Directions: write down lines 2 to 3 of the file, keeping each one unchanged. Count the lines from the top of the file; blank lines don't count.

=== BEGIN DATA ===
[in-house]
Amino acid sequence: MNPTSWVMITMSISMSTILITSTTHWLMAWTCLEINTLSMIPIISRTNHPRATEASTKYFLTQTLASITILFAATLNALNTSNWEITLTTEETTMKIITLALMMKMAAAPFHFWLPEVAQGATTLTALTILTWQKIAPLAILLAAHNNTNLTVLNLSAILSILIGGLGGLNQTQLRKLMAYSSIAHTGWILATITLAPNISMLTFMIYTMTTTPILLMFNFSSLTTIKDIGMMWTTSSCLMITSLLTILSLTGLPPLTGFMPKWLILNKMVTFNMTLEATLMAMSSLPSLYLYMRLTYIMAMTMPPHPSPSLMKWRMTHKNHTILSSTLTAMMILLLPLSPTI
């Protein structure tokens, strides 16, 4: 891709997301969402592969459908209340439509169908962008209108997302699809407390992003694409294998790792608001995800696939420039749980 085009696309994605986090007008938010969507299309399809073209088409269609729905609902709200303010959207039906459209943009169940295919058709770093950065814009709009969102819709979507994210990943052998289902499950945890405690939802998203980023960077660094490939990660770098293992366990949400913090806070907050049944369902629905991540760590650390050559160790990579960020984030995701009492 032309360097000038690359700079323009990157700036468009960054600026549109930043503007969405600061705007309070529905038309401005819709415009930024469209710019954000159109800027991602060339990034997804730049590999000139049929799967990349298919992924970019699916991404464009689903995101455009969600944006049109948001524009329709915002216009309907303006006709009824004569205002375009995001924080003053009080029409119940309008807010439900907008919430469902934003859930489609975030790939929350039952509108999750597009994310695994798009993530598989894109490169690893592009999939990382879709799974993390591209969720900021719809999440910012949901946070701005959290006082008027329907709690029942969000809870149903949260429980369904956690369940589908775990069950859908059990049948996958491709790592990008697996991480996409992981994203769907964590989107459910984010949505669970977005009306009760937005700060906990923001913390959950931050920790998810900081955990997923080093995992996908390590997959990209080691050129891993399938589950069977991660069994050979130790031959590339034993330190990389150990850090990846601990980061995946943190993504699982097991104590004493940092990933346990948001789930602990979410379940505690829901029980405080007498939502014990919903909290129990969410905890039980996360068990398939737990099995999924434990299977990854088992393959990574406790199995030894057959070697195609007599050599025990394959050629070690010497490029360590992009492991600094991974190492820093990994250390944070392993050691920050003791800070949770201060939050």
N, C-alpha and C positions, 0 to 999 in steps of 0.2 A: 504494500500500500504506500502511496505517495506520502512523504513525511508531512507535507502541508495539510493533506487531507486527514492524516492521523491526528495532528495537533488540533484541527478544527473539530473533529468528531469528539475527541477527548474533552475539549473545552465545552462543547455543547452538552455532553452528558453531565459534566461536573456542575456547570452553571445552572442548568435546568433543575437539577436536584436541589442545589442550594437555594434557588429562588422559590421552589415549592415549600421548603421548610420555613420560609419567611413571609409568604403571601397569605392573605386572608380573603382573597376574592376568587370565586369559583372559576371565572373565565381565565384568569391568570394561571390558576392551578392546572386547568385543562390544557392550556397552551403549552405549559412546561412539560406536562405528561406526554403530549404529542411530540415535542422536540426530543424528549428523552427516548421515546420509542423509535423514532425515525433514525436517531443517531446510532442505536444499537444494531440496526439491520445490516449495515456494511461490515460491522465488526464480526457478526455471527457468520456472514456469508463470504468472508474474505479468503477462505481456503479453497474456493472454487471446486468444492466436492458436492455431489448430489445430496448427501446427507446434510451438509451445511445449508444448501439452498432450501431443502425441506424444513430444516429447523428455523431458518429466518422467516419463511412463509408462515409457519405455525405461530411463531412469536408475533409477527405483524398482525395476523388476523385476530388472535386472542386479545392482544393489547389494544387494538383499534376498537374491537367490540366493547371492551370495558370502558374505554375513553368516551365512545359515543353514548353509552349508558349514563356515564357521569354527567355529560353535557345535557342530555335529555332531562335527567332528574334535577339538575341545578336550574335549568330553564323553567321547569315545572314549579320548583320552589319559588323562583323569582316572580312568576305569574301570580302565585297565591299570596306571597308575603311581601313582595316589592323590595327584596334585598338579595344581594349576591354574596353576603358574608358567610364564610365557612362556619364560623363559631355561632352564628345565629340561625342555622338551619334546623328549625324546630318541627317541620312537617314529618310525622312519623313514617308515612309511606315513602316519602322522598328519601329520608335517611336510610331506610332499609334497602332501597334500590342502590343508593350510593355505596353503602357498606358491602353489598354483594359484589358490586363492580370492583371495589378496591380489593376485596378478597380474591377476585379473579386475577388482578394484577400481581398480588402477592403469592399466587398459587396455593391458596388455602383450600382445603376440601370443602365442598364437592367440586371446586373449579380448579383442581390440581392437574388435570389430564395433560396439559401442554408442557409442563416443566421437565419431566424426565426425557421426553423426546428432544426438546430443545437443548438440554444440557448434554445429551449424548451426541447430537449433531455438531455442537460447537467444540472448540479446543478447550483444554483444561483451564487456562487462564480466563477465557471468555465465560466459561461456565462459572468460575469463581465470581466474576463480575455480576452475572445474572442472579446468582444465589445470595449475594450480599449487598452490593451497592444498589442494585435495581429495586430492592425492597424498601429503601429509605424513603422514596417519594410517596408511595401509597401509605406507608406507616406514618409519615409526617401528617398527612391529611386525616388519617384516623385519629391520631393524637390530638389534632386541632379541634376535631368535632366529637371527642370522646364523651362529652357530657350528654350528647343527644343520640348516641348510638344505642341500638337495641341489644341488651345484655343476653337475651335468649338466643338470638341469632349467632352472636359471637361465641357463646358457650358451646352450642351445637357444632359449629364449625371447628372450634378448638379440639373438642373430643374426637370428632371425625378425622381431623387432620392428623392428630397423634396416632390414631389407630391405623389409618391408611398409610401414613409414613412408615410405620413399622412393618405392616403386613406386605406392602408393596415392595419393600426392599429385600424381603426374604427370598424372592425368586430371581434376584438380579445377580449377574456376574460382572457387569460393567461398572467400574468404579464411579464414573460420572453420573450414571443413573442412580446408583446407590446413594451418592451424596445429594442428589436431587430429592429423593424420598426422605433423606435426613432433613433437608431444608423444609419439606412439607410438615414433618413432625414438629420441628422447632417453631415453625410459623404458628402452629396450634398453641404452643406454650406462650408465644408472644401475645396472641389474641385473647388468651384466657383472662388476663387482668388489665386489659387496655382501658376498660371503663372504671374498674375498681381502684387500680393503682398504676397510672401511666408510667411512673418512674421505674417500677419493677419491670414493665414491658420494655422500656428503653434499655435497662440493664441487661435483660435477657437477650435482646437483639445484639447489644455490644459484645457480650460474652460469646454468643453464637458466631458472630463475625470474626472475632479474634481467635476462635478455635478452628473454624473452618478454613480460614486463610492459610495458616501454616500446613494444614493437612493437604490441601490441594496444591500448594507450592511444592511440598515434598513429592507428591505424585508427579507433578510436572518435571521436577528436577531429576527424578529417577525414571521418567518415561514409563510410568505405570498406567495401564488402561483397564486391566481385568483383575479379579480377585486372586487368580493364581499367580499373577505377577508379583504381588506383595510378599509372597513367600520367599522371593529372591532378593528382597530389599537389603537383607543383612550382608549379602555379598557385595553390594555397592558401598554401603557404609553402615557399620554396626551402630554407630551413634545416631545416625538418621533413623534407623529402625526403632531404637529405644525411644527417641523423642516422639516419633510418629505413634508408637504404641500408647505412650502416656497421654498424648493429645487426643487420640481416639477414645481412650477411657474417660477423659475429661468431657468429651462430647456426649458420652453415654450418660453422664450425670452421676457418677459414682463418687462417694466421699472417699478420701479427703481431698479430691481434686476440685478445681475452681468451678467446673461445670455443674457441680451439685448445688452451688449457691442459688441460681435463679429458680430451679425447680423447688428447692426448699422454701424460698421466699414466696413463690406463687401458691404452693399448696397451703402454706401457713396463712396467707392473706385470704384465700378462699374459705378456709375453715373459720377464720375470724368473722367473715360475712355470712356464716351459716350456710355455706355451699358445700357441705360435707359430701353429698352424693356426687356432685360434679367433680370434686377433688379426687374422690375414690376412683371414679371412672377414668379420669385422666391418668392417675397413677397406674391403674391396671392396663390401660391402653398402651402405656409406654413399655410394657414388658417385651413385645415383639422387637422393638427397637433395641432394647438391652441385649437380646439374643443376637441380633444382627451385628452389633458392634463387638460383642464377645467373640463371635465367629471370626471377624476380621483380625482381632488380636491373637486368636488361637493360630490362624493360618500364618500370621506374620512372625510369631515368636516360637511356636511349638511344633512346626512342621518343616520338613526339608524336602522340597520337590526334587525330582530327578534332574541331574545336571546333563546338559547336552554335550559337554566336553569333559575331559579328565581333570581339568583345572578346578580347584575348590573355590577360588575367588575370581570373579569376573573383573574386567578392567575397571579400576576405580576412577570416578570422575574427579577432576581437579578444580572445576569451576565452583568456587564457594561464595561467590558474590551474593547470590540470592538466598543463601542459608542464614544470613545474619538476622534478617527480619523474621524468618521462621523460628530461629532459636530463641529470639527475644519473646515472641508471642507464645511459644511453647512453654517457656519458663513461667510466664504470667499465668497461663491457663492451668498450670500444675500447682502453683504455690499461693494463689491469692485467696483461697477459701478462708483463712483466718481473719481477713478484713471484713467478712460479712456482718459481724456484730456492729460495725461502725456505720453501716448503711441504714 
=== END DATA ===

Amino acid sequence: MNPTSWVMITMSISMSTILITSTTHWLMAWTCLEINTLSMIPIISRTNHPRATEASTKYFLTQTLASITILFAATLNALNTSNWEITLTTEETTMKIITLALMMKMAAAPFHFWLPEVAQGATTLTALTILTWQKIAPLAILLAAHNNTNLTVLNLSAILSILIGGLGGLNQTQLRKLMAYSSIAHTGWILATITLAPNISMLTFMIYTMTTTPILLMFNFSSLTTIKDIGMMWTTSSCLMITSLLTILSLTGLPPLTGFMPKWLILNKMVTFNMTLEATLMAMSSLPSLYLYMRLTYIMAMTMPPHPSPSLMKWRMTHKNHTILSSTLTAMMILLLPLSPTI
């Protein structure tokens, strides 16, 4: 891709997301969402592969459908209340439509169908962008209108997302699809407390992003694409294998790792608001995800696939420039749980 085009696309994605986090007008938010969507299309399809073209088409269609729905609902709200303010959207039906459209943009169940295919058709770093950065814009709009969102819709979507994210990943052998289902499950945890405690939802998203980023960077660094490939990660770098293992366990949400913090806070907050049944369902629905991540760590650390050559160790990579960020984030995701009492 032309360097000038690359700079323009990157700036468009960054600026549109930043503007969405600061705007309070529905038309401005819709415009930024469209710019954000159109800027991602060339990034997804730049590999000139049929799967990349298919992924970019699916991404464009689903995101455009969600944006049109948001524009329709915002216009309907303006006709009824004569205002375009995001924080003053009080029409119940309008807010439900907008919430469902934003859930489609975030790939929350039952509108999750597009994310695994798009993530598989894109490169690893592009999939990382879709799974993390591209969720900021719809999440910012949901946070701005959290006082008027329907709690029942969000809870149903949260429980369904956690369940589908775990069950859908059990049948996958491709790592990008697996991480996409992981994203769907964590989107459910984010949505669970977005009306009760937005700060906990923001913390959950931050920790998810900081955990997923080093995992996908390590997959990209080691050129891993399938589950069977991660069994050979130790031959590339034993330190990389150990850090990846601990980061995946943190993504699982097991104590004493940092990933346990948001789930602990979410379940505690829901029980405080007498939502014990919903909290129990969410905890039980996360068990398939737990099995999924434990299977990854088992393959990574406790199995030894057959070697195609007599050599025990394959050629070690010497490029360590992009492991600094991974190492820093990994250390944070392993050691920050003791800070949770201060939050």